The Glen Is Mine
According to Angus MacKay, the composer of the The Glen Is Mine was Iain MacPhadraig MacCrimmon, piper to the Earl of Seaforth during the first half of the eighteenth century.
One can imagine a young Iain MacPhadraig, tramping through Glen Shiel, perhaps on the way to Sheriffmuir on a fine day. The scenery is inspiring. A good fight is on the horizon. The world is his oyster. What could be more exhilarating? The tune reflects a joy of living that young Iain was able to portray so musically.
However, there are unresolved differences of opinion about the origin of the tune. Others have differed about the source of the tune without, however, providing much evidence to support their case. This is not an unusual situation for piobaireachd, given an oral tradition and the relative isolation of the glens of the Western Highlands and Islands in the 18th century and earlier.
The music seems to be supportive of Angus MacKay's version.
The Glen Is Mine - Version (ii)
Documented By Roderick MacLeod, 1955.
Discussing with friends their trip to Scotland and noting their interest in Glen Shiel prompted the writing of the following, which is just an opinion, and would readily be set aside if other accurate information is forthcoming about this fine tune, composed probably about the year 1760.
Visitors from Vancouver who toured much of the North of Scotland returned lauding the scenery of the Highlands. They were delighted with Glen Shiel, and the beauty provided there by Nature was still a cherished possession in their hearts. This set me thinking.
According to the legendary notes by Fionn in Glen's Book of Piobaireachd the above tune was composed by Iain Dubh MacCrimmon when with the Earl of Seaforth he passed through Glen Shiel.
On first thought it would appear that the composition refers to ownership but in my opinion beauty of scenery inspired the composer to transmit in melody a happy mood rather than anything pertaining to a place when the spirit moved and skillful fingers interpreted his feelings into that fine tune The Glen is Mine.
Readers familiar with the Highlands, arid the nature of the country with its high hills, its straths and glens, and who have tramped its monotonous moors, know that there is nothing gives more that feeling of exultation than when rounding the shoulder of some lofty hill one suddenly sees stretched below the magnificent view of some heather clad glen with its many individual beauty spots, and this thrown on the mind's screen is a mental portrait truly one's very own.
Viewing some part of this glorious scene, which stretches from Loch Cluanie to Loch Duich, and looking into the heart of Nature's grandeur the mind of lain Dubh is purged of any thought of ownership but, catching the message in the beauty presented by Nature, and treating dramatically what comes under his vision, he weaves in his mind this beautiful theme as nimble fingers portray in music that fills the heart, and, addressing himself, there flows from the chanter this well known Urlar 's leam fein an gleann, 's leam, feinn na th'ann.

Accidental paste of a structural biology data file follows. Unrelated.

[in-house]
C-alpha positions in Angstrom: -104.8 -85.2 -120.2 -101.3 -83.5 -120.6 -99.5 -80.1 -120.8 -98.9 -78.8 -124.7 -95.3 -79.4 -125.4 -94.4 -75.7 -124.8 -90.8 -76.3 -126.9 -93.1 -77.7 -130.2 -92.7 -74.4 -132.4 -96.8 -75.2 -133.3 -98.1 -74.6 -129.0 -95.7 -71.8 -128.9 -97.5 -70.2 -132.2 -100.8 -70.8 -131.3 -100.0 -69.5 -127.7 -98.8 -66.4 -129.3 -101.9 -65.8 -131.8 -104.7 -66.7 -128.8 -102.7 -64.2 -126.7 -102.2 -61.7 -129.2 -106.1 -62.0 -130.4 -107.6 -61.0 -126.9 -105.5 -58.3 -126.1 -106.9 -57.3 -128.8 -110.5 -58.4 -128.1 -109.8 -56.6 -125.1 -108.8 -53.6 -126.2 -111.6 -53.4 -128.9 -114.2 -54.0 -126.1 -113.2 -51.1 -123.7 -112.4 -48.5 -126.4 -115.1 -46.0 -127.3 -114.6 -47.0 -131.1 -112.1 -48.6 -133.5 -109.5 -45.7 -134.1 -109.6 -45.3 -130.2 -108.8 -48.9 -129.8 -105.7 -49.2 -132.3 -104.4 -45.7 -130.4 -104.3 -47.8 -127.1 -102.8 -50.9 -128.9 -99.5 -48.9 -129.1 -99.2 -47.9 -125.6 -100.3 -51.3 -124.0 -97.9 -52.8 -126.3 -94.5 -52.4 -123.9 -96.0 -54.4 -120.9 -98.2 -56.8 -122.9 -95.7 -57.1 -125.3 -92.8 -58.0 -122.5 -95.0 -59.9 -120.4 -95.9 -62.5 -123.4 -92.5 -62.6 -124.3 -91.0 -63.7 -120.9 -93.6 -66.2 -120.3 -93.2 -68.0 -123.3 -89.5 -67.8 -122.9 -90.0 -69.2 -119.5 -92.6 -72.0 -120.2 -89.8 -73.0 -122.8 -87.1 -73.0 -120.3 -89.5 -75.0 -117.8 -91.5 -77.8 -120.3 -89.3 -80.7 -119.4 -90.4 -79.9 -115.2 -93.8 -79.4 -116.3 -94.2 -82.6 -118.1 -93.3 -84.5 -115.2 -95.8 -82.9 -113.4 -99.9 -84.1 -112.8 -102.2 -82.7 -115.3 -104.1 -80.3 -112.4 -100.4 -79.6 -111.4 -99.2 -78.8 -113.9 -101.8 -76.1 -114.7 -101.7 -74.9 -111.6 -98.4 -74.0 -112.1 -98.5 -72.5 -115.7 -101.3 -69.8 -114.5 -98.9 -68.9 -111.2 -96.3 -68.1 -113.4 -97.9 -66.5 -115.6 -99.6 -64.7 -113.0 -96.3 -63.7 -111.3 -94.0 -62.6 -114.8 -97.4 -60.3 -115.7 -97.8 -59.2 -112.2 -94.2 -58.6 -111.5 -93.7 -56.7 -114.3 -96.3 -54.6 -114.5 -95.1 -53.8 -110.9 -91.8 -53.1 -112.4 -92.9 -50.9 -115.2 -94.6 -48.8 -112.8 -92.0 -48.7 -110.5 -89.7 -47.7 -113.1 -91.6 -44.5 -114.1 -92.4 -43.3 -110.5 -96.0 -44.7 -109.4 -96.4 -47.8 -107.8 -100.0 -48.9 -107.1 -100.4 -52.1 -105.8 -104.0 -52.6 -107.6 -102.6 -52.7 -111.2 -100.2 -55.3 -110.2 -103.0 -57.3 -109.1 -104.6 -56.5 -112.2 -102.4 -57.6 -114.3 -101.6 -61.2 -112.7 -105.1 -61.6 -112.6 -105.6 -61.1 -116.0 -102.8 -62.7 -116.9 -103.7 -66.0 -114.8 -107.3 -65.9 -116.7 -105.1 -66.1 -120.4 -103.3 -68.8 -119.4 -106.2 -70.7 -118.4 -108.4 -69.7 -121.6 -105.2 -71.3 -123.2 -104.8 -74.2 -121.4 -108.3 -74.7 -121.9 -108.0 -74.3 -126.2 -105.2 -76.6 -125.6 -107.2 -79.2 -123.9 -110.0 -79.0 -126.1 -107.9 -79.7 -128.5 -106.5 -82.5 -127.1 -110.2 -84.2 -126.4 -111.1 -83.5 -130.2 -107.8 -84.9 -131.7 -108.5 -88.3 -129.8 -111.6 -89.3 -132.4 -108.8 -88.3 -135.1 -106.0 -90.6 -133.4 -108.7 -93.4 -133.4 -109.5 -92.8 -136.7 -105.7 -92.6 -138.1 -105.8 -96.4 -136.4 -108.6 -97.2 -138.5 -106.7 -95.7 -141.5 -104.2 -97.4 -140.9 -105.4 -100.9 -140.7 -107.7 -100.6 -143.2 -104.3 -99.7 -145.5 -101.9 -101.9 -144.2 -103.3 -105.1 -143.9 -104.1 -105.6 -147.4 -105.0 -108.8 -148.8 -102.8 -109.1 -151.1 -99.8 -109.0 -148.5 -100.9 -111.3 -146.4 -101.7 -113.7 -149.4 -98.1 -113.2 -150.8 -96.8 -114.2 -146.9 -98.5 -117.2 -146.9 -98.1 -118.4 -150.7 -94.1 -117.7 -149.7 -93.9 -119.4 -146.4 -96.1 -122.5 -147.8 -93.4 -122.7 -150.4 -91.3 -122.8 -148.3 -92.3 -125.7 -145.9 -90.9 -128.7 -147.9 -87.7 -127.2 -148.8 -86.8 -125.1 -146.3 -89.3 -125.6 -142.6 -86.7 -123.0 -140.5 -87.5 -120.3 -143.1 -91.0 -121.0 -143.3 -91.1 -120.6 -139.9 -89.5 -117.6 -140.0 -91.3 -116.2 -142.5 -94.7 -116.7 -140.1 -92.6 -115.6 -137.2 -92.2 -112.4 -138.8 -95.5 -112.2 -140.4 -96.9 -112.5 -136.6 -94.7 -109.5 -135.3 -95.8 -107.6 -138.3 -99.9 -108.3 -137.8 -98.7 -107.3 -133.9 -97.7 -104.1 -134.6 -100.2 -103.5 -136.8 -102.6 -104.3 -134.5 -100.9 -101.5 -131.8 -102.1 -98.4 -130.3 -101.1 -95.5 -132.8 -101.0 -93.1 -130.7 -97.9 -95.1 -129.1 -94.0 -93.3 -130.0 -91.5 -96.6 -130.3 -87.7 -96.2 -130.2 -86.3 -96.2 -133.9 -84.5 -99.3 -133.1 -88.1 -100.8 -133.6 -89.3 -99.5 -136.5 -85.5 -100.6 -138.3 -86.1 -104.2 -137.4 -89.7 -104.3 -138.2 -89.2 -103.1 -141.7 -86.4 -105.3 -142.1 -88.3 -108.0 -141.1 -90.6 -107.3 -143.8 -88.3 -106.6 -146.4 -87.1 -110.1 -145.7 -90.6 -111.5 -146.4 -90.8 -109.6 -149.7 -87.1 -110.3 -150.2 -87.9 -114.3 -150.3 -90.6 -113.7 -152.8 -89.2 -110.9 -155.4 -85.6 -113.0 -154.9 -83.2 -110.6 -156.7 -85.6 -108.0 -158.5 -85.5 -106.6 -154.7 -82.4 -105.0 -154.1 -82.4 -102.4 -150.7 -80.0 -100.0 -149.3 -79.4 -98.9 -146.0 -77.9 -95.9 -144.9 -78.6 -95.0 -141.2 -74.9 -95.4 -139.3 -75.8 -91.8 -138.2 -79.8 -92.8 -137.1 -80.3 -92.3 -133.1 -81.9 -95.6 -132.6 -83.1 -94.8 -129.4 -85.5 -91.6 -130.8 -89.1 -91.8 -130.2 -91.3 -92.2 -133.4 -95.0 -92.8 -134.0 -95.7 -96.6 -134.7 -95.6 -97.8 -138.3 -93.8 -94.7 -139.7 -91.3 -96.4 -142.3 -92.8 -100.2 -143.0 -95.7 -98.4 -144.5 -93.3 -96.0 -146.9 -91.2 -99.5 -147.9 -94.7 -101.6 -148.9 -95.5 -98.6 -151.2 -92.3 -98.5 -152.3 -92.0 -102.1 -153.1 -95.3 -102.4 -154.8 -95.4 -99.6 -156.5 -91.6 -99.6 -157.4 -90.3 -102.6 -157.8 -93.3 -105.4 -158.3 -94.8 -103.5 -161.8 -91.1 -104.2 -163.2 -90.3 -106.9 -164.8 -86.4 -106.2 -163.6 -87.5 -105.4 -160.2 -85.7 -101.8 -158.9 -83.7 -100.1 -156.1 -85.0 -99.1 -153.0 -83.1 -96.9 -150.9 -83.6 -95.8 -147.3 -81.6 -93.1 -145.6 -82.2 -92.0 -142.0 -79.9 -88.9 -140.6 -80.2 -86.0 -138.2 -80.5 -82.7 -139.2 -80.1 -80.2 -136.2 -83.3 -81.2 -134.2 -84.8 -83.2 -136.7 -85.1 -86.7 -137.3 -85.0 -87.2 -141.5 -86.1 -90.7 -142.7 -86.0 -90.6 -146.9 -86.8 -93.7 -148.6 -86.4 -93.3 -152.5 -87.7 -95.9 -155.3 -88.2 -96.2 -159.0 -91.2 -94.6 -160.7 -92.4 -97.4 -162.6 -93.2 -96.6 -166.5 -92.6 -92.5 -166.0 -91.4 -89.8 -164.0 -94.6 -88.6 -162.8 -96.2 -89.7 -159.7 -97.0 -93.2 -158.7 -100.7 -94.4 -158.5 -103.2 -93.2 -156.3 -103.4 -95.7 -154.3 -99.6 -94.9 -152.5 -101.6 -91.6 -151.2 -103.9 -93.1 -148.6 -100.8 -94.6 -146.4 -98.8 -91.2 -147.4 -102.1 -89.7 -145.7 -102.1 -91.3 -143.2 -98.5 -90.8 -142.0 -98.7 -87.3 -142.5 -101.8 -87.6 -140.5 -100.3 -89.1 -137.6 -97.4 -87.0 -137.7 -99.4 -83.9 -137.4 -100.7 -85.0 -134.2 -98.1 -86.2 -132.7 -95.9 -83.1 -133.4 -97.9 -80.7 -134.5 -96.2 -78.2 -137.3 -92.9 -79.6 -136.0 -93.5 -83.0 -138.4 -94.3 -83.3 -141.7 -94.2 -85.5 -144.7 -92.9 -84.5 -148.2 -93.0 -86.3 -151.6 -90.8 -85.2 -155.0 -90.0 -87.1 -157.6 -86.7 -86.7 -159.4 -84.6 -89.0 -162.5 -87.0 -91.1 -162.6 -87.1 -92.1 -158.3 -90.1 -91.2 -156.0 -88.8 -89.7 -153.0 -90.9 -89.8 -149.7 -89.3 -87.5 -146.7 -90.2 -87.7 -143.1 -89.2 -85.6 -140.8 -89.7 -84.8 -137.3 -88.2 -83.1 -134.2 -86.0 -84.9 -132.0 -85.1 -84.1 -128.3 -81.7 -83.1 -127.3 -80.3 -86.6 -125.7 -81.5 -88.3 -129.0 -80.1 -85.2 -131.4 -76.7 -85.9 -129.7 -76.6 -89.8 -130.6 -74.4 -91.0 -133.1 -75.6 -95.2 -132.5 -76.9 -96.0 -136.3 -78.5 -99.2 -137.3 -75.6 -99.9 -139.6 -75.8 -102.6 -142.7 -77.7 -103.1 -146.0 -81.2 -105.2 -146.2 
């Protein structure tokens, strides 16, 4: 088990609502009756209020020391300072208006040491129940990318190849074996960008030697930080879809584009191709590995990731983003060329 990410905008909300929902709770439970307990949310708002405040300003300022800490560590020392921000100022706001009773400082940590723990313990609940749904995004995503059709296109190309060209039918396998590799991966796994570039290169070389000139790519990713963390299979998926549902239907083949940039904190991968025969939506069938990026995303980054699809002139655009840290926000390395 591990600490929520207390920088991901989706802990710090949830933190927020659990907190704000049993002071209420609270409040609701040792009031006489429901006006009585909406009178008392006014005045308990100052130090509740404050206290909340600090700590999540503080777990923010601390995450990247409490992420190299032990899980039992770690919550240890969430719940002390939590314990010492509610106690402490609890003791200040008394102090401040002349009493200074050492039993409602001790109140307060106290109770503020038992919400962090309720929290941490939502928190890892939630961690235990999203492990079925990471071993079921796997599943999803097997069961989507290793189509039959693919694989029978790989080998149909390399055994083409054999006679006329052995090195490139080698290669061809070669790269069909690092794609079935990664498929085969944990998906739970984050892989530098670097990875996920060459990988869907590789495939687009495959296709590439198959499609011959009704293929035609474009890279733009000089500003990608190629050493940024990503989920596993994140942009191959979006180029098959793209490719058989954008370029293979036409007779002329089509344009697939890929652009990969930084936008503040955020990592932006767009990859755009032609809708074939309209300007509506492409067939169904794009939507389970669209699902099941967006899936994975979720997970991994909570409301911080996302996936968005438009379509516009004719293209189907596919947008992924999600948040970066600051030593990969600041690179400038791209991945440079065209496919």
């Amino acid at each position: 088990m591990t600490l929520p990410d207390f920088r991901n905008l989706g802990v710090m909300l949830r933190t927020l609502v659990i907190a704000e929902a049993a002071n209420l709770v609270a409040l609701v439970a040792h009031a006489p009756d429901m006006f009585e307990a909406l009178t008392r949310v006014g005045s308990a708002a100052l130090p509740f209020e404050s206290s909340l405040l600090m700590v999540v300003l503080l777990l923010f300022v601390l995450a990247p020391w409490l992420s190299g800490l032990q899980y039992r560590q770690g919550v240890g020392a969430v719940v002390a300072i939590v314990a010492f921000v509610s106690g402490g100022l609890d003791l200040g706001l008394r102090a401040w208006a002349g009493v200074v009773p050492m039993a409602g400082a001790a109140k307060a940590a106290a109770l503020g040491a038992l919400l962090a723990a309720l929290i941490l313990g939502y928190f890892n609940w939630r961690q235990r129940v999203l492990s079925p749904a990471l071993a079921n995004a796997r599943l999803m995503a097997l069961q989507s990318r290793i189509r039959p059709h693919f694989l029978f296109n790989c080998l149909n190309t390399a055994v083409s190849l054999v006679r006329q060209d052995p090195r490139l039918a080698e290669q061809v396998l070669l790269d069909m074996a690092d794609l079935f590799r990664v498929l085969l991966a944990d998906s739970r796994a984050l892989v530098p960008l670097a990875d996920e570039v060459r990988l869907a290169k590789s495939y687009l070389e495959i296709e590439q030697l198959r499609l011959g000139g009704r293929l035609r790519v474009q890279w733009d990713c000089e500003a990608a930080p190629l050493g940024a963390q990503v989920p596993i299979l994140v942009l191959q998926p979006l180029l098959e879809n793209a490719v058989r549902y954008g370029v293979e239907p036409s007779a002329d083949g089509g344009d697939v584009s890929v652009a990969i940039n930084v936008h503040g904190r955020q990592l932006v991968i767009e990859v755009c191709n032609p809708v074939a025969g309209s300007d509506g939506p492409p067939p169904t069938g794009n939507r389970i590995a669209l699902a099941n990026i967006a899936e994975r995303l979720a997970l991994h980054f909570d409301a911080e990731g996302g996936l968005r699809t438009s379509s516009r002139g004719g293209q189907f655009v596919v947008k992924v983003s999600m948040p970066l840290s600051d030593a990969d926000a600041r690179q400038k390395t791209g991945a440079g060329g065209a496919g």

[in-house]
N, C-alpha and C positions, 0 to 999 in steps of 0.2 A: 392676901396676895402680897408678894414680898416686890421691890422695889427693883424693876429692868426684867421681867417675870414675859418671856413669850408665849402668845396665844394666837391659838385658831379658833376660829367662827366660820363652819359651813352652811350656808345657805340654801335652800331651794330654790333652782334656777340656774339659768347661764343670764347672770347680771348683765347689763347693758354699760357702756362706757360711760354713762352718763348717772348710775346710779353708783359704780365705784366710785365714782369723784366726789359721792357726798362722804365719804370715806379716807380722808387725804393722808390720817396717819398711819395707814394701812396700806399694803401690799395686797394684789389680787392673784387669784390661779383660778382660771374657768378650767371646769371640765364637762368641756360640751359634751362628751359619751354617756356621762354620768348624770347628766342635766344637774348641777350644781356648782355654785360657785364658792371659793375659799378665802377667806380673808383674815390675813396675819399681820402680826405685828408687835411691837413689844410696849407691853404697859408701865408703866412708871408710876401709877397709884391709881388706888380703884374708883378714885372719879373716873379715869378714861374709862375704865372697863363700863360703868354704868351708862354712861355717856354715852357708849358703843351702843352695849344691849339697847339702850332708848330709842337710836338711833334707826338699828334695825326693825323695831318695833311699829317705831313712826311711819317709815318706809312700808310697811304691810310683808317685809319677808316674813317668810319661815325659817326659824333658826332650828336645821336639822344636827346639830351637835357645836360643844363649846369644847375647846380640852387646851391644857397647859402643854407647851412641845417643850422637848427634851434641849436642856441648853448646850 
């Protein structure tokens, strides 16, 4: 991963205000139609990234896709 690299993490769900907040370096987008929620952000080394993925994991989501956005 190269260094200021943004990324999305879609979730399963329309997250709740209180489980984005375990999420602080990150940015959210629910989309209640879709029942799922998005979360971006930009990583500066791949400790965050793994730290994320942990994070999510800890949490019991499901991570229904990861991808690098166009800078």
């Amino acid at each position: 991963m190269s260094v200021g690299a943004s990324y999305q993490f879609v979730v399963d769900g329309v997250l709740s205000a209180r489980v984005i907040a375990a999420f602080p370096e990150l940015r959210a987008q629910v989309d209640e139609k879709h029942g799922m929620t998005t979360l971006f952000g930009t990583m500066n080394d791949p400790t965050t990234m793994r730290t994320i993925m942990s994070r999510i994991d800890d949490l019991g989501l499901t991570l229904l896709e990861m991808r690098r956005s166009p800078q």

Then comes a description of the landscape and the next variations bring in a higher note as the breeze blows nearer, sound of bird-song, waterfall and gurgling river which reverberate through the glen, and in fancy follow his eye as it travels over the many beauty spots which succeed one another from the lower level in the valley and go up and up, and still higher up, hastening, in the last few measures, to reach the clear blue sky where an eagle soars over the highest hill.
Leamluath counts one by one the mossy stones beside the old stone bridge as the Shiel sings its way to the sea; the patches of violet, primrose and daisy on the river bank; each tree and whin-bush with its music of mavis and linnet, always pausing for the wandering breeze to carry to hills which have stood for ages the chanter's song of praise.
In Taorluath the murmuring river, the thicket of bramble, the cluster of hazel, the clump of birch, the sentinel ash, the wild rose and purple heather could not be painted with artist's brush more richly than Iain Dubh MacCrimmon does it in melody. Bequeathing to Bonnie Glen Shiel another loveliness, as grand as Nature bestowed, which carries its fame to every land where piobaireachd is heard.
In Crunluath his eyes once more explore the scene and the description gets more intense, the effects get more visible, sounds get nearer, the ingredients of the view, described in former measures, are now more condensed and, as painter puts his scene on canvas, lain puts the spirit beauty of this scene in tune and the majesty of it all unfolds before us in melody.
Then coming back to the Urlar he lifts his eyes to the hills and to Him whose power has all this beauty given, as once more a heart overflows and there echoes through the glen the expression of a great artiste's feelings in this agreeable strain:
It's all for me.
Its spell and charm,
Is what I see.
In this it's mine.
The Glen is mine.
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